Within 24 hours of quitting smoking, some people are irritable, frustrated, anxious and experience a number of other unpleasant effects. That’s the bad news. The good news is, there are ways to blunt those effects.
According to a study presented at the American Heart Association’s Epidemiology and Prevention/Lifestyle and Cardiometabolic Health 2017 Scientific Sessions, the temptation to overeat for people trying to lose weight or maintain a lower body weight is stronger when eating in a social setting.
There are plenty of ways to eat, and they
are not equal in their effect on your weight
and heart health. Recently the American
Heart Association investigated this topic and
published a scientific statement about meal
planning and the timing and frequency of eating.
Tobacco use is a strong risk factor for developing PAD and for worsening of the disease. Some studies suggest that quitting smoking is associated with lower rates of some symptoms, serious complications and death in patients with PAD.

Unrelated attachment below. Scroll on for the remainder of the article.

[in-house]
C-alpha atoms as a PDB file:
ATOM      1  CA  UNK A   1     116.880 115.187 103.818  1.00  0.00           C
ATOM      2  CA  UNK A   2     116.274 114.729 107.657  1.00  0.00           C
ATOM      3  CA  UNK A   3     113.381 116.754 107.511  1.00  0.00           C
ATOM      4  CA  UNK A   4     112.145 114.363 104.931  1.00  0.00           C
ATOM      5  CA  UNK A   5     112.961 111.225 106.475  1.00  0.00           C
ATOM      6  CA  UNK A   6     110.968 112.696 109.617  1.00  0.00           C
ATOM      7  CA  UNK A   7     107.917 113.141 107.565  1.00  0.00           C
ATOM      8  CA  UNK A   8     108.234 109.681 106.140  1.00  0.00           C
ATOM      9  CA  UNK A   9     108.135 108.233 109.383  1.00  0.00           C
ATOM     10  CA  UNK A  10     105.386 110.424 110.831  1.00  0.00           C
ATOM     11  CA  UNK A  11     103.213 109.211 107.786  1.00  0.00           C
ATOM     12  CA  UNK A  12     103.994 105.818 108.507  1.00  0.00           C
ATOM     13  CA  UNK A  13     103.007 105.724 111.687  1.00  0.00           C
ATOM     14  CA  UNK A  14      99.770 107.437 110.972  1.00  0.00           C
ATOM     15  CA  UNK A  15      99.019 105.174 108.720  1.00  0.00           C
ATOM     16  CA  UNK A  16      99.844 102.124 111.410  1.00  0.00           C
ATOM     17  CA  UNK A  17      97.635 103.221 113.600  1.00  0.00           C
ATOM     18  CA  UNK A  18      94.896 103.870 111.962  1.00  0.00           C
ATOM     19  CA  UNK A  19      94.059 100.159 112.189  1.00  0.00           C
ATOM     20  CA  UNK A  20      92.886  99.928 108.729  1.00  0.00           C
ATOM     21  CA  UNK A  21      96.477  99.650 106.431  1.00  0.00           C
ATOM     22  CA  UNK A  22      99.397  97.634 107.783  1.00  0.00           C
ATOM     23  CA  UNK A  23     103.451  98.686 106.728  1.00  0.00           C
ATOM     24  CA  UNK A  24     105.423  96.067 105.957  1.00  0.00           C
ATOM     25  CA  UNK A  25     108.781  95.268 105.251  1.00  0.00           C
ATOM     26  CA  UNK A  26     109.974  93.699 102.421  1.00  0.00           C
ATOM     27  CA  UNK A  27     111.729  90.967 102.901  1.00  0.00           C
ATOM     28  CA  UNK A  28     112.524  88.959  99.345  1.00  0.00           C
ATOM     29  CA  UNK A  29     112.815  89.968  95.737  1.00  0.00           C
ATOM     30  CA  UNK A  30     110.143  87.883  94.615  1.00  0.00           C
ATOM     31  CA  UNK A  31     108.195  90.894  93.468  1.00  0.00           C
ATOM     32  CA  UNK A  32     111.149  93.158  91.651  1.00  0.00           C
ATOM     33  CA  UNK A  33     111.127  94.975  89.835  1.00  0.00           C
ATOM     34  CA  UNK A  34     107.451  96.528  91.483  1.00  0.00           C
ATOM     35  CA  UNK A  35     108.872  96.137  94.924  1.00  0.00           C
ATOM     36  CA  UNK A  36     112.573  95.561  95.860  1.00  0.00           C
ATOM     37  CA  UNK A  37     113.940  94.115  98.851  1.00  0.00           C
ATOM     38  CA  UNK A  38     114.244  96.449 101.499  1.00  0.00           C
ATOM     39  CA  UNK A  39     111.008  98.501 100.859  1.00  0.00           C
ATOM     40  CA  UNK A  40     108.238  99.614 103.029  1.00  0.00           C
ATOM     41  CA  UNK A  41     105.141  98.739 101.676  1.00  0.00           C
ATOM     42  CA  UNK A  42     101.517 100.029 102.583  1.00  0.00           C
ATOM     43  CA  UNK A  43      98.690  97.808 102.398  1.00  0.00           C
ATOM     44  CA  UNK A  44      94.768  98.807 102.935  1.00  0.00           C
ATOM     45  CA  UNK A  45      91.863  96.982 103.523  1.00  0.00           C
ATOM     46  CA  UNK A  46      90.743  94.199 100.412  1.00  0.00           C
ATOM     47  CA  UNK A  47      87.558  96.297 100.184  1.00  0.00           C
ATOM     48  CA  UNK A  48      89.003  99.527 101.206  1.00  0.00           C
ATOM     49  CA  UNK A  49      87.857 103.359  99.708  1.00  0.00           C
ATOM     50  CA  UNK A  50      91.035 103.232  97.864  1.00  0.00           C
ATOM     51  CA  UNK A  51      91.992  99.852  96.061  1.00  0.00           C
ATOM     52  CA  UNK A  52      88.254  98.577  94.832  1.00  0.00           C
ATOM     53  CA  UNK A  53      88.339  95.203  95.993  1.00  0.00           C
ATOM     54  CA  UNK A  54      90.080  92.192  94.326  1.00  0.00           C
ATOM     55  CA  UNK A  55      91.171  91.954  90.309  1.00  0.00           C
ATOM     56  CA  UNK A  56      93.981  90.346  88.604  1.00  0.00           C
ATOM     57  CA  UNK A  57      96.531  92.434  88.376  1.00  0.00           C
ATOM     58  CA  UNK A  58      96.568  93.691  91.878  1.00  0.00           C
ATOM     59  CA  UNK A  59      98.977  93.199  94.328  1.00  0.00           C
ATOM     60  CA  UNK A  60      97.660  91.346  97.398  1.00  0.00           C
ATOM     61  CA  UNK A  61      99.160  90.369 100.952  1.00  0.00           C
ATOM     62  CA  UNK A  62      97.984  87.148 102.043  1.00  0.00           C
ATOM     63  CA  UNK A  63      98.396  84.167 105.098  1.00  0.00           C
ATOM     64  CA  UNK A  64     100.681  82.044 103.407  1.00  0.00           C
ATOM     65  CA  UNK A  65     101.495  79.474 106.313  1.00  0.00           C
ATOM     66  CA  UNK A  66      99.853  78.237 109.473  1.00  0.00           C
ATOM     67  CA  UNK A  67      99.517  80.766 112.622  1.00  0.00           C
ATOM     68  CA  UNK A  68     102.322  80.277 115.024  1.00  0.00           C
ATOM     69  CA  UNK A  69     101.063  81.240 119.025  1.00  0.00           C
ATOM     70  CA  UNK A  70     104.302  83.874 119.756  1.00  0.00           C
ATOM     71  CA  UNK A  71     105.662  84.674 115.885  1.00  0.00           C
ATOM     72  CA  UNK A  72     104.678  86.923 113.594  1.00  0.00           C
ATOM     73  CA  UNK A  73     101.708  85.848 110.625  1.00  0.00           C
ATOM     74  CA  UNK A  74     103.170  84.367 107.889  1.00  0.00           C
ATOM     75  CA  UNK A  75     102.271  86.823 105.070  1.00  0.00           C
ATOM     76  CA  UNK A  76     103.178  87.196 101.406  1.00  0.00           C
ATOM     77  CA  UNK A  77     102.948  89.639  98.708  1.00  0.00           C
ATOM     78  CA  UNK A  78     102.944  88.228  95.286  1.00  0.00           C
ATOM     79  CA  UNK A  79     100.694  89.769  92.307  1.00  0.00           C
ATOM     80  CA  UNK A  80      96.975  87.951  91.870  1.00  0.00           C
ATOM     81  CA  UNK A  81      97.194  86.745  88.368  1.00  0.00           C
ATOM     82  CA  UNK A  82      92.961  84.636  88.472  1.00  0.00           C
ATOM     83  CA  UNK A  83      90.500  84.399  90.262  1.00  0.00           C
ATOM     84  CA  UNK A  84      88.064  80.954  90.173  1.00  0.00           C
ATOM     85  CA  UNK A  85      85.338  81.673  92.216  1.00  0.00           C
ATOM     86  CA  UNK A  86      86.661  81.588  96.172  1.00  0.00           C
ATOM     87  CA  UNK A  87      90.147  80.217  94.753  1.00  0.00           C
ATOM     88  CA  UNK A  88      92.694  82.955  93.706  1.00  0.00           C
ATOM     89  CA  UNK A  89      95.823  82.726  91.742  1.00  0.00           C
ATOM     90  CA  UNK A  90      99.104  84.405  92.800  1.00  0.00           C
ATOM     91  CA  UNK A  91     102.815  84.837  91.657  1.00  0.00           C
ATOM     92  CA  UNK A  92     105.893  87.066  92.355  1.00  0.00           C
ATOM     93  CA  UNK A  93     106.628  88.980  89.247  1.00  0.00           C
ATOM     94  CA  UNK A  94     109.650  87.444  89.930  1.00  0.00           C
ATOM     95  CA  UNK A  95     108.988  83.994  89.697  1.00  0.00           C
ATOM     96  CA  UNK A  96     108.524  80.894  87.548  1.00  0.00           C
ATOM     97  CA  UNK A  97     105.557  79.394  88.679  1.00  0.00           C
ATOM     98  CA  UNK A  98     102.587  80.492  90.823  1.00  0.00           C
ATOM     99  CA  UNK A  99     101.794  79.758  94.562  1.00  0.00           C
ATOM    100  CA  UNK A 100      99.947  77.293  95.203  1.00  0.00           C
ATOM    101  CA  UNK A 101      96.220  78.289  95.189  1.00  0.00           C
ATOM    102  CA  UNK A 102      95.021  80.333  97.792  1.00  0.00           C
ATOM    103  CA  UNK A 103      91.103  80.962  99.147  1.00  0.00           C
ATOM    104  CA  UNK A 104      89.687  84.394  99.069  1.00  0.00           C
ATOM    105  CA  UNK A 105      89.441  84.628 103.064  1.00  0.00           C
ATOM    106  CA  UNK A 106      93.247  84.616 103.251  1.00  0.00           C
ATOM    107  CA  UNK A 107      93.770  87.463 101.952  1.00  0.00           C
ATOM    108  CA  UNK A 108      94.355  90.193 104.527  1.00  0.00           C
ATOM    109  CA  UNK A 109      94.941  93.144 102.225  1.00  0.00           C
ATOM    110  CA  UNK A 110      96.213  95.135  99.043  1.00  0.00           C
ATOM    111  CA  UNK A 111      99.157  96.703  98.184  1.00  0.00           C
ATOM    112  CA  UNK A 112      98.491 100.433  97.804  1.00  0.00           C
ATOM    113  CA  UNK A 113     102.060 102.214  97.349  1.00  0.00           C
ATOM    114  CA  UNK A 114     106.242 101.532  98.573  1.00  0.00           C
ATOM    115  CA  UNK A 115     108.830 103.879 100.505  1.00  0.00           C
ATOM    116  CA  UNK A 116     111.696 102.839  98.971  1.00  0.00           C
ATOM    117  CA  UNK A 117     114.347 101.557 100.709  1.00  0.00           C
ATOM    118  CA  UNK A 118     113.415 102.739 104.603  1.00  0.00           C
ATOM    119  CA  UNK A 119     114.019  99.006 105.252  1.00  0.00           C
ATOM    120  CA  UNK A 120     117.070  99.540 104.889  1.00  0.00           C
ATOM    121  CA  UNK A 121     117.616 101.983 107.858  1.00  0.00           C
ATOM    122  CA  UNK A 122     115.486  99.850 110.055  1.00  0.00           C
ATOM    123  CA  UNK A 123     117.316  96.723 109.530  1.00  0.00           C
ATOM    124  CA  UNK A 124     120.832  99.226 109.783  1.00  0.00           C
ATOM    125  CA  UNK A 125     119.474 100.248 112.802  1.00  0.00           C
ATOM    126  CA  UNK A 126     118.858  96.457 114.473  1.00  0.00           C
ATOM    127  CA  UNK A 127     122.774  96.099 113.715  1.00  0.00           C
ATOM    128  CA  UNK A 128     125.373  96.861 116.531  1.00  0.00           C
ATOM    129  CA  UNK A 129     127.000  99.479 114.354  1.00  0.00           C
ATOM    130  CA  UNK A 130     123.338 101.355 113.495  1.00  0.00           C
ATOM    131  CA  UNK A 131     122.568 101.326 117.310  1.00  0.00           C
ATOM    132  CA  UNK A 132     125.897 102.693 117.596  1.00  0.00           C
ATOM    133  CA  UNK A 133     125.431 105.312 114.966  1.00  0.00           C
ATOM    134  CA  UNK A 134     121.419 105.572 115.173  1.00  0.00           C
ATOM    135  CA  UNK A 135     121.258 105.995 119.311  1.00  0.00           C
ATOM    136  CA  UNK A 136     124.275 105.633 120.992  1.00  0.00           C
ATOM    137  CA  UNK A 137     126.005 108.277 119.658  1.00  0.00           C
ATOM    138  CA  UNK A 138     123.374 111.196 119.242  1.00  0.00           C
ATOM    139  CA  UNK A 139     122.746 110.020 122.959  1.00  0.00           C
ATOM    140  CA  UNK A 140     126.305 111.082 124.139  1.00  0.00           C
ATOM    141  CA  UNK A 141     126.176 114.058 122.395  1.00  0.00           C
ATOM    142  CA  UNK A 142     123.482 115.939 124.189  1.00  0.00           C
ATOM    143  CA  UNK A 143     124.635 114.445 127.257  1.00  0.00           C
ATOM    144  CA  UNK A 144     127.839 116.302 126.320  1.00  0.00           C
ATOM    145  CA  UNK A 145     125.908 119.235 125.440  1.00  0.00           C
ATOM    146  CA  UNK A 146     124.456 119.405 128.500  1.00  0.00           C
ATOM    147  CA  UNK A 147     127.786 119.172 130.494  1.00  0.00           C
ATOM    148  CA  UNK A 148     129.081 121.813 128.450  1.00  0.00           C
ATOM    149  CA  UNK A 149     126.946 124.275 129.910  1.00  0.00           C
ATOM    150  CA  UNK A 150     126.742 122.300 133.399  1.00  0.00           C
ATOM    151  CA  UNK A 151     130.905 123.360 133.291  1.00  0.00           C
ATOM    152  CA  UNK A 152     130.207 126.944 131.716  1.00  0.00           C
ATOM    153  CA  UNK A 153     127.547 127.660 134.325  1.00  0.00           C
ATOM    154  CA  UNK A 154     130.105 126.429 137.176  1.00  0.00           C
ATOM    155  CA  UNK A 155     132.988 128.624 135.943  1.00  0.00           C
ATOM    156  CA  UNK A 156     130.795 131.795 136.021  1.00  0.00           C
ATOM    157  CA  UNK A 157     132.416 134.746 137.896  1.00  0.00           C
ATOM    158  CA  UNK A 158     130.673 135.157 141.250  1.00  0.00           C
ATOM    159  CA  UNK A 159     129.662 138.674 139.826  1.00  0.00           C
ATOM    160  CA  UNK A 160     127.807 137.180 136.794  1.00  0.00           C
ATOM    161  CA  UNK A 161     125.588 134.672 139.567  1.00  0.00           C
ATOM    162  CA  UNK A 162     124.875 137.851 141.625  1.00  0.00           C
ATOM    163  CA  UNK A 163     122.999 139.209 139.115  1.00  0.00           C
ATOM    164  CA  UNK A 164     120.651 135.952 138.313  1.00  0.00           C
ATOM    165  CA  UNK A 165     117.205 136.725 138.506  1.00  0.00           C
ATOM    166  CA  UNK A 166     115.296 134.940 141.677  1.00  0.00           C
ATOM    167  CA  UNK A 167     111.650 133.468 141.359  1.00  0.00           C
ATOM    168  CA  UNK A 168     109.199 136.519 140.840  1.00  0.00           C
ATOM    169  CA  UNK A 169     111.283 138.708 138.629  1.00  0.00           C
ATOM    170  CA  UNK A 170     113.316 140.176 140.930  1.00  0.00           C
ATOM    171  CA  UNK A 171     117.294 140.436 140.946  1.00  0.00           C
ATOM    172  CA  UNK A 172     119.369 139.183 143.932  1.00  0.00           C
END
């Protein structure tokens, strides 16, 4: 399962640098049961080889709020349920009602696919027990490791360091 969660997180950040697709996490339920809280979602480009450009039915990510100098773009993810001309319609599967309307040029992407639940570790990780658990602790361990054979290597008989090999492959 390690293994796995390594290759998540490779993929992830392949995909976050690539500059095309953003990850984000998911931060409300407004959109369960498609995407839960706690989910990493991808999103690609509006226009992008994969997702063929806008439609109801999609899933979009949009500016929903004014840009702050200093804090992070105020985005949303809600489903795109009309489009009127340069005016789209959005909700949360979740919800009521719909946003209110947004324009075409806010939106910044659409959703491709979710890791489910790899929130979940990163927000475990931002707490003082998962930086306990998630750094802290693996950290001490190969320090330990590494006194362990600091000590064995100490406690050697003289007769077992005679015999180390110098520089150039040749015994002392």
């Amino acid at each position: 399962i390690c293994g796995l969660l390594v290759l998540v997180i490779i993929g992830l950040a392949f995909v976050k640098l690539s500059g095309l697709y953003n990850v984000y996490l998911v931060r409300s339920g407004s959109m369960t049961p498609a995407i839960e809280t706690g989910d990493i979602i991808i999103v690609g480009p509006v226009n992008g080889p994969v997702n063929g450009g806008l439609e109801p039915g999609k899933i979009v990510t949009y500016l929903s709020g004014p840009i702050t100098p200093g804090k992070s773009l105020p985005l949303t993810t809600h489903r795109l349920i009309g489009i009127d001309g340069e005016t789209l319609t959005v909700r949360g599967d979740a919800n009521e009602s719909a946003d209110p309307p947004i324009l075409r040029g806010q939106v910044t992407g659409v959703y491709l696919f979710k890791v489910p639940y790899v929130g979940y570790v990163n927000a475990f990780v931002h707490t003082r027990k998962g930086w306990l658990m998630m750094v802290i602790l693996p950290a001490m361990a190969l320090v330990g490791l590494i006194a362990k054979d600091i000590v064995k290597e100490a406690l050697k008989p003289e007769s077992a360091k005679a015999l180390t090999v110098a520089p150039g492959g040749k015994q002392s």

Blood pressure is an important part of everyone’s health, because high blood pressure contributes to many forms of cardiovascular diseases. It benefits everyone to understand and monitor their blood pressure.
Although dietary guidelines around the world have included whole grains as an essential component of healthy eating patterns, people aren’t eating enough, according to the analysis. In the United States, average consumption remains below one serving a day, despite the long-time recommendation of three servings a day.
Pregnant women who experience persistent blood pressure elevations in the upper ranges of normal may be at high risk of developing metabolic syndrome and increased cardiovascular risk after giving birth, according to research published in the American Heart Association’s journal Hypertension.
Patients who experience high cholesterol due to an inherited genetic disorder from one of their parents are much more likely than those with average cholesterol levels to have diseases caused by hardening of the arteries, including an accelerated onset of coronary heart disease by up to 30 years.
This dish, based on a staple of Louisiana cuisine, swaps smoked sausage for chicken and shrimp—turning this into a flavor-filled weeknight dish. Consider using already-cooked packaged brown rice if you're in a pinch for time.
Cooking at home can be a daunting task, but a rewarding one for your diet and lifestyle (and your wallet). Making small changes in your diet is important to your heart health. Here are simple, healthy and affordable recipes and cooking tips.